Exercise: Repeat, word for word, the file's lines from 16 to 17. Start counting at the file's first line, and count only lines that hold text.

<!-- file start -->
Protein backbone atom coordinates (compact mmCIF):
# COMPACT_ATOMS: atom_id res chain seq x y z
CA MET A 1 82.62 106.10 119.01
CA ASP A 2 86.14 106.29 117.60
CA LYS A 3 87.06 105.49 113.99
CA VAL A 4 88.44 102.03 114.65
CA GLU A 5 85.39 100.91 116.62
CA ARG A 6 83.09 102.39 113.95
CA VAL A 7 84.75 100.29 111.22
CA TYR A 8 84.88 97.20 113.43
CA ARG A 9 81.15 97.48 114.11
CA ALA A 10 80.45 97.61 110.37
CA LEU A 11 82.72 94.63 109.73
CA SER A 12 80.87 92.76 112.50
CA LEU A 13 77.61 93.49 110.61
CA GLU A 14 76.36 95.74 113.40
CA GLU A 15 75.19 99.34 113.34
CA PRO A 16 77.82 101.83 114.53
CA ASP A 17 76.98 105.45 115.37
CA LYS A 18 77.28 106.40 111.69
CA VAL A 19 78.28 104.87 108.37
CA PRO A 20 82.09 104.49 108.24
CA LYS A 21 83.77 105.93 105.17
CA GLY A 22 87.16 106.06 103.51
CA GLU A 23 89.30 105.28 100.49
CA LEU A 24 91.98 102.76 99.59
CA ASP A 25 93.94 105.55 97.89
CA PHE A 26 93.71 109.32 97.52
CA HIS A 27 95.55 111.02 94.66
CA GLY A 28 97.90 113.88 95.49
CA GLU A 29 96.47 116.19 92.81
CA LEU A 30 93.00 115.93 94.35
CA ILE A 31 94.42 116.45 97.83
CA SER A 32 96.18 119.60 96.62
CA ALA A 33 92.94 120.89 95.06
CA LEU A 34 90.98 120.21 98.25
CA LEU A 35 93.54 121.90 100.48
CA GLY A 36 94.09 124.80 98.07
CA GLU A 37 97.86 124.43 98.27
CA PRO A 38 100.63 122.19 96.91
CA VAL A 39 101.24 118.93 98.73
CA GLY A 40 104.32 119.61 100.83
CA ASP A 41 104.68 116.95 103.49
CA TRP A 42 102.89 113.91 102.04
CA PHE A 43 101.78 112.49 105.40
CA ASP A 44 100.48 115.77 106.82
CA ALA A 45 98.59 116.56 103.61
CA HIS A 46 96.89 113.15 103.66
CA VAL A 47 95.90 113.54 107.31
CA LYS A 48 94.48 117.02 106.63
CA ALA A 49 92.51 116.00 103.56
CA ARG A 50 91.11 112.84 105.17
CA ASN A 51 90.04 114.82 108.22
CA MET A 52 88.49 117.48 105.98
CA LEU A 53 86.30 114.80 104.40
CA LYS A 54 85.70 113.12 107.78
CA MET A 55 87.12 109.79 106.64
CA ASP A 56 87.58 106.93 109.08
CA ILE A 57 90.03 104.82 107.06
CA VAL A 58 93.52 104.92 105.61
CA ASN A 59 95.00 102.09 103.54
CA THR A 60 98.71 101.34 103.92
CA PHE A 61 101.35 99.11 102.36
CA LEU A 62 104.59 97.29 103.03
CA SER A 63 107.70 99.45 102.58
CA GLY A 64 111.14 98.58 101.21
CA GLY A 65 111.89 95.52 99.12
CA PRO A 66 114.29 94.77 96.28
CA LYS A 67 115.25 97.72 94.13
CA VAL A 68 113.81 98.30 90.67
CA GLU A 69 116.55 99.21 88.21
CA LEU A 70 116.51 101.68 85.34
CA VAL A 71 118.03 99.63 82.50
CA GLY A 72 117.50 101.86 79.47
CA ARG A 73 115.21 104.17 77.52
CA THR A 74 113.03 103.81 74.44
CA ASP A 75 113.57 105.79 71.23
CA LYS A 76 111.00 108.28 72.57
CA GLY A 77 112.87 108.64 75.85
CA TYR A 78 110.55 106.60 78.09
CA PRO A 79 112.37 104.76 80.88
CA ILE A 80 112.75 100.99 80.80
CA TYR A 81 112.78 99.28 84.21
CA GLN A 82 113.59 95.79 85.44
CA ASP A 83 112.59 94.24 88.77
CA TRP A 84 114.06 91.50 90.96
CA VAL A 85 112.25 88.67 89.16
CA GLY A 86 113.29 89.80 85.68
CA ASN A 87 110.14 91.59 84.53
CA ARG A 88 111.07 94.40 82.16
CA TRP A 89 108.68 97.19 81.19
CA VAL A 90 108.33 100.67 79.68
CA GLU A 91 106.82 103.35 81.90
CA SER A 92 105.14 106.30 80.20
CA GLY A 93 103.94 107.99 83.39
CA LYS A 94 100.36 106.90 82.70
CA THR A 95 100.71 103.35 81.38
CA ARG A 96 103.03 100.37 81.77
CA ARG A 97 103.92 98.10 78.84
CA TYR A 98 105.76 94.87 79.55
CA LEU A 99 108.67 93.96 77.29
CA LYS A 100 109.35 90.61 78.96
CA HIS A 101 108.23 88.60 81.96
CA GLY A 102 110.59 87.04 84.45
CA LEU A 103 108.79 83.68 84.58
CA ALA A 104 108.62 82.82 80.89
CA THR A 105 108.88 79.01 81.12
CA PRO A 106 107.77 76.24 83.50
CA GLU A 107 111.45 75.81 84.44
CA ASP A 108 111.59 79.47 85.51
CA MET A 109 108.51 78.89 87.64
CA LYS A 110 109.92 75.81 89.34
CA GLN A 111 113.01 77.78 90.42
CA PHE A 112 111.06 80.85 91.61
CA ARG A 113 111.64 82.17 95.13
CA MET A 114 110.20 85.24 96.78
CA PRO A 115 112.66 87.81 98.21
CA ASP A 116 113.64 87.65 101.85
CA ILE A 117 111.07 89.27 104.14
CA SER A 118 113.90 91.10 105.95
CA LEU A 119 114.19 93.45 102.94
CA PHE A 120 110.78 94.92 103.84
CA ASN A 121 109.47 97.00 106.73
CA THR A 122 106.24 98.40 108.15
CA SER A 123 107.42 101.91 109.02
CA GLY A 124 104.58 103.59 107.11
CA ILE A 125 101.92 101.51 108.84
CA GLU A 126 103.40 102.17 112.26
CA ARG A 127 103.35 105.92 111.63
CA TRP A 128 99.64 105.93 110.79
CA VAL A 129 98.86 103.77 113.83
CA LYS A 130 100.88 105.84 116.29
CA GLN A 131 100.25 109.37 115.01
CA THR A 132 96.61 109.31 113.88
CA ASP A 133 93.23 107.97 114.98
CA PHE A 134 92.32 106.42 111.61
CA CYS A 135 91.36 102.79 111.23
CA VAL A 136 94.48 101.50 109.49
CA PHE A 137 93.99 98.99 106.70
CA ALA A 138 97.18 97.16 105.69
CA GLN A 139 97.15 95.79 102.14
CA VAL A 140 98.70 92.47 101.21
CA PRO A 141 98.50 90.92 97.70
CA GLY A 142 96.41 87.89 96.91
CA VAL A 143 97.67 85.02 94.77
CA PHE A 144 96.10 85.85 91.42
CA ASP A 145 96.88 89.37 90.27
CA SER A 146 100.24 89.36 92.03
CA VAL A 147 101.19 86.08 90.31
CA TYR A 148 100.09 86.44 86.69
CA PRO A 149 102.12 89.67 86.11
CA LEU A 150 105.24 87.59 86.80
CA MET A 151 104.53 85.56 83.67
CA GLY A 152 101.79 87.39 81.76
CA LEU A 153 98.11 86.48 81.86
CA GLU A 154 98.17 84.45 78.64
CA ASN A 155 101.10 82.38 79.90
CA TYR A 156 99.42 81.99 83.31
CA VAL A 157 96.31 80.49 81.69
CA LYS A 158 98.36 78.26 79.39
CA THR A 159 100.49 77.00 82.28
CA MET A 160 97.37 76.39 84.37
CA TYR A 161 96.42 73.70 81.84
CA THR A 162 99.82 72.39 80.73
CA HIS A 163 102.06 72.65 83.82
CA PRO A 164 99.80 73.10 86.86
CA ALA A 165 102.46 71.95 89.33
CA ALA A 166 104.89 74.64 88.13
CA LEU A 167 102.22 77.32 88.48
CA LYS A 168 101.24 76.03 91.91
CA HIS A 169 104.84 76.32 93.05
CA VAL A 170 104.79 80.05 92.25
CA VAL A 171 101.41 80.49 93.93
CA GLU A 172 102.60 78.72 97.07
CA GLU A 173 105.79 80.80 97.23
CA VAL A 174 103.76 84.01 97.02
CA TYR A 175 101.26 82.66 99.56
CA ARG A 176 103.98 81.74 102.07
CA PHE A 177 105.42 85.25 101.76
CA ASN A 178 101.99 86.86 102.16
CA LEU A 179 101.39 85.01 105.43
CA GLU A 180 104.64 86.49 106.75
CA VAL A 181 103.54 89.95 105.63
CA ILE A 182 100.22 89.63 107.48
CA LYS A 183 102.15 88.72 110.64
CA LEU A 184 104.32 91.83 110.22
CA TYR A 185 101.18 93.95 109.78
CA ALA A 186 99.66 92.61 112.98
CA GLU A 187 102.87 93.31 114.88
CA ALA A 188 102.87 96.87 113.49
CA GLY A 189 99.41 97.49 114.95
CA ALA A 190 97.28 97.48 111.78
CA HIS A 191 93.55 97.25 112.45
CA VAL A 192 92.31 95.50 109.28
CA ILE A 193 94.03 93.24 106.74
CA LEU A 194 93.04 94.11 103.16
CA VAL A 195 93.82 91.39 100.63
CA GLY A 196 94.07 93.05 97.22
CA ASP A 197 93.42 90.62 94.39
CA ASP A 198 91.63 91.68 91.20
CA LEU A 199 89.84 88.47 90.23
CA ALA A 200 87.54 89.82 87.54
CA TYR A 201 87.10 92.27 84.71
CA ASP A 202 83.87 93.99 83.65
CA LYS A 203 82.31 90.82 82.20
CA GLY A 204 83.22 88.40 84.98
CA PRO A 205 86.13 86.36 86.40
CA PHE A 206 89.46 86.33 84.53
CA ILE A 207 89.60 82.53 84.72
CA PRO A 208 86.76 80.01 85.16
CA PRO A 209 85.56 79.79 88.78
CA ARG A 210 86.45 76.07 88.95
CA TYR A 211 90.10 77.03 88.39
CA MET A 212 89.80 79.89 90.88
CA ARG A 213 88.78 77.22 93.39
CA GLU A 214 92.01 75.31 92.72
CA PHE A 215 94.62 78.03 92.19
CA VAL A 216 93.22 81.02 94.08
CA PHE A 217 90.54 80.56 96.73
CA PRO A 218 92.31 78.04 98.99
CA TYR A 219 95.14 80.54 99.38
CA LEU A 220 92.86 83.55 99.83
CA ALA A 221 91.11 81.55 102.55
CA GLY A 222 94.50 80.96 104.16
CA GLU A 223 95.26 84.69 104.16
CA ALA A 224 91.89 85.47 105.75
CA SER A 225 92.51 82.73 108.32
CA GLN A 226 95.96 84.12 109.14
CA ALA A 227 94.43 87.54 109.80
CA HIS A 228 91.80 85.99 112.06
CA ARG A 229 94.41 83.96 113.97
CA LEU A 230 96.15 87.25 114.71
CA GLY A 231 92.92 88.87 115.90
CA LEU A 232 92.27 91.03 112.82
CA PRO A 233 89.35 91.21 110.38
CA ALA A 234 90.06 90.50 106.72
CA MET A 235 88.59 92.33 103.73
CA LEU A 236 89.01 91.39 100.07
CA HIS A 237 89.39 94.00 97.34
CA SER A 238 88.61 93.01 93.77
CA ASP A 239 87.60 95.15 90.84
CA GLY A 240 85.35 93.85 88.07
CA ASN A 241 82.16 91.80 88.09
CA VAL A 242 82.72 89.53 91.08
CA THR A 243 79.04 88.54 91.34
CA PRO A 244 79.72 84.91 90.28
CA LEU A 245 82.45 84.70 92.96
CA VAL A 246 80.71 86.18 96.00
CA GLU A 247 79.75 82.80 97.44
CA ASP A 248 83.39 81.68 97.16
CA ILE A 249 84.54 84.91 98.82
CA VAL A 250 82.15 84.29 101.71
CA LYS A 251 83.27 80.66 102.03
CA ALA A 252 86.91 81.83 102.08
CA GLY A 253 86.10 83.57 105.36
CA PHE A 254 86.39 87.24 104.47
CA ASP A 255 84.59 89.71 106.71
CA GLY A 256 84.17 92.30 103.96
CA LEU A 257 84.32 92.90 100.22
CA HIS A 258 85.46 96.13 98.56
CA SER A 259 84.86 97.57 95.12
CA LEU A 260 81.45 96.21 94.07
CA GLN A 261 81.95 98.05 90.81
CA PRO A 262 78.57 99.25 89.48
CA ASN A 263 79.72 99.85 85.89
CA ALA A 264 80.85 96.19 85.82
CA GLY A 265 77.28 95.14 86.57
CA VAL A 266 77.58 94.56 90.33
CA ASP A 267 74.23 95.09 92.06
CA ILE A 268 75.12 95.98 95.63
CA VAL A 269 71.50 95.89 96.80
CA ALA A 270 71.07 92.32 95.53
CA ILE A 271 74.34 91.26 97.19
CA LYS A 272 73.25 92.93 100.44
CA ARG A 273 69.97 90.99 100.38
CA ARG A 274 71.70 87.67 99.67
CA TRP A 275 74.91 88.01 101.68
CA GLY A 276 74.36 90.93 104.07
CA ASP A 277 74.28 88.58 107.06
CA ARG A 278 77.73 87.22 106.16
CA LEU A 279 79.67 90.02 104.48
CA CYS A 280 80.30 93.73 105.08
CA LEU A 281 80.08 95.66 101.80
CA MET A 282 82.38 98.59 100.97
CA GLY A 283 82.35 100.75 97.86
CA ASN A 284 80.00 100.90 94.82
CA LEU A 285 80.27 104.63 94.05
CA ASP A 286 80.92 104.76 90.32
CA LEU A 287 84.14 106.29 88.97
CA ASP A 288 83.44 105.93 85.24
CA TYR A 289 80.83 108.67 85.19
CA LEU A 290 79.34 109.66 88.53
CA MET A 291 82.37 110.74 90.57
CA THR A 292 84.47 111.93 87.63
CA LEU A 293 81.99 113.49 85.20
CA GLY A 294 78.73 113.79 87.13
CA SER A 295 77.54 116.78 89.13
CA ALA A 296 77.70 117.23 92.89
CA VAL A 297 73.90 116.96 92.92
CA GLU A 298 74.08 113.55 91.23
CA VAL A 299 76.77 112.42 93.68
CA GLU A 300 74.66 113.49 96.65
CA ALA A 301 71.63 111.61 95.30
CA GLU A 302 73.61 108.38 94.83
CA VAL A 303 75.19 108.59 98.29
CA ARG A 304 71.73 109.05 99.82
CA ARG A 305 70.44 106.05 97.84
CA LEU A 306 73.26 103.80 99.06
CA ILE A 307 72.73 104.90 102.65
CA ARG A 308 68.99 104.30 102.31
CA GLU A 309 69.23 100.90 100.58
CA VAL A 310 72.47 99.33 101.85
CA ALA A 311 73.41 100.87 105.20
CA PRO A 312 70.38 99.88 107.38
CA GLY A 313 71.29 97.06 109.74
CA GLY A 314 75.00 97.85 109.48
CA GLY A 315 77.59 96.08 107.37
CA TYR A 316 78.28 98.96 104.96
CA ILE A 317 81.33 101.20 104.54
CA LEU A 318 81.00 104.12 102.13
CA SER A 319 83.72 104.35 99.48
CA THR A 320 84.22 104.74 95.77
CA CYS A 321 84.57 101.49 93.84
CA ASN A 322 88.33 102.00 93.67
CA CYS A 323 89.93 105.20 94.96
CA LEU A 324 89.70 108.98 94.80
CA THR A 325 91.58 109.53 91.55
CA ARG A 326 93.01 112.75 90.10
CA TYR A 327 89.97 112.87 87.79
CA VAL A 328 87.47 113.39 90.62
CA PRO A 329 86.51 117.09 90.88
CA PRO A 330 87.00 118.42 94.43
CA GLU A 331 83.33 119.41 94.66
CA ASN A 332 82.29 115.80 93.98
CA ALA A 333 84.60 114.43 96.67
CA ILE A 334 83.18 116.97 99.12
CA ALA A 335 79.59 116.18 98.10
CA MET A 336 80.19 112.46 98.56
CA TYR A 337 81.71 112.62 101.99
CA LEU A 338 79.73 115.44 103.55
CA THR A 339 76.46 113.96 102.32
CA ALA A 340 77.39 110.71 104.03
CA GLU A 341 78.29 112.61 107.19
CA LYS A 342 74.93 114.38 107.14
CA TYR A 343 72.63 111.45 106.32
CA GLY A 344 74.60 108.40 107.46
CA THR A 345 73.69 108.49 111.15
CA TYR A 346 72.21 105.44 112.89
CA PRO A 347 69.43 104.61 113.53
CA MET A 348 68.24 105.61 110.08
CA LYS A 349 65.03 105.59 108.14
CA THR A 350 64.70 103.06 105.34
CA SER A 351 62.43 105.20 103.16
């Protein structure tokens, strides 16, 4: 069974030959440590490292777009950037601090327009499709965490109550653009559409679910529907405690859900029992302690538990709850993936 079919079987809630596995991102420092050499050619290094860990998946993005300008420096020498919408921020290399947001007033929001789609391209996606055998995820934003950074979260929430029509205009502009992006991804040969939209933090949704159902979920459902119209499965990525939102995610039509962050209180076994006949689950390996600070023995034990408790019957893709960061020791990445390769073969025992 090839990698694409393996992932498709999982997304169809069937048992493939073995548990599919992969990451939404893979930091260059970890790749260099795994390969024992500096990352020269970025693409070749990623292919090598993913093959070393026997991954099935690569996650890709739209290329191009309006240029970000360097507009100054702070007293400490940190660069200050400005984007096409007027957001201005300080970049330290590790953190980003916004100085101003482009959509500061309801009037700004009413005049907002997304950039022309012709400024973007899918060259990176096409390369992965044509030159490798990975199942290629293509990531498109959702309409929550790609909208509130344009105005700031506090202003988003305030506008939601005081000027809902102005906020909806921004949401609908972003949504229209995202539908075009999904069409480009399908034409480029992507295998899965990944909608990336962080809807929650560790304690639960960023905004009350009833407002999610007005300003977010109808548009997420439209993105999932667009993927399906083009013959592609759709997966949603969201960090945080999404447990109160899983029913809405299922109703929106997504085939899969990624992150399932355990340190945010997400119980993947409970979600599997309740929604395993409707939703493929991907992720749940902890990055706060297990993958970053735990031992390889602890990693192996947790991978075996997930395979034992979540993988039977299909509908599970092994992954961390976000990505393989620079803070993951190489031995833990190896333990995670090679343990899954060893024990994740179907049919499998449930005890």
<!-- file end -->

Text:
CA GLU A 14 76.36 95.74 113.40
CA GLU A 15 75.19 99.34 113.34